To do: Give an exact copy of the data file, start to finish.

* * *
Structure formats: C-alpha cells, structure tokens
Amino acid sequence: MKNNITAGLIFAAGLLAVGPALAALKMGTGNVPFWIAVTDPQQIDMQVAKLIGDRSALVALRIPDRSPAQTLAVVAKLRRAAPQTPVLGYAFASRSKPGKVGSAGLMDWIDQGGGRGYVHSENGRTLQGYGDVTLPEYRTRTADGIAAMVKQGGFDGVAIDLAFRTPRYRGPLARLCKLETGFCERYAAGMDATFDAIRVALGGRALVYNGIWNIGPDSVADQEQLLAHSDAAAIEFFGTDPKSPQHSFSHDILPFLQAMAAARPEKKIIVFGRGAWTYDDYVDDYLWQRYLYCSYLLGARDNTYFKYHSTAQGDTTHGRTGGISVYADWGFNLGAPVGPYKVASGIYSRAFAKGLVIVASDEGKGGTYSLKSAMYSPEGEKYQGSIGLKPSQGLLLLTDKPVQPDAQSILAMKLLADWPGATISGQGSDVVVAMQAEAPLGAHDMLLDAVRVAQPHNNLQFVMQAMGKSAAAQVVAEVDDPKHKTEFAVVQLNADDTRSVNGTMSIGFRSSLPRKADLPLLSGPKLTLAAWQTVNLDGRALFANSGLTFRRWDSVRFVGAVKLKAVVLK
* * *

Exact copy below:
Structure formats: C-alpha cells, structure tokens
Amino acid sequence: MKNNITAGLIFAAGLLAVGPALAALKMGTGNVPFWIAVTDPQQIDMQVAKLIGDRSALVALRIPDRSPAQTLAVVAKLRRAAPQTPVLGYAFASRSKPGKVGSAGLMDWIDQGGGRGYVHSENGRTLQGYGDVTLPEYRTRTADGIAAMVKQGGFDGVAIDLAFRTPRYRGPLARLCKLETGFCERYAAGMDATFDAIRVALGGRALVYNGIWNIGPDSVADQEQLLAHSDAAAIEFFGTDPKSPQHSFSHDILPFLQAMAAARPEKKIIVFGRGAWTYDDYVDDYLWQRYLYCSYLLGARDNTYFKYHSTAQGDTTHGRTGGISVYADWGFNLGAPVGPYKVASGIYSRAFAKGLVIVASDEGKGGTYSLKSAMYSPEGEKYQGSIGLKPSQGLLLLTDKPVQPDAQSILAMKLLADWPGATISGQGSDVVVAMQAEAPLGAHDMLLDAVRVAQPHNNLQFVMQAMGKSAAAQVVAEVDDPKHKTEFAVVQLNADDTRSVNGTMSIGFRSSLPRKADLPLLSGPKLTLAAWQTVNLDGRALFANSGLTFRRWDSVRFVGAVKLKAVVLK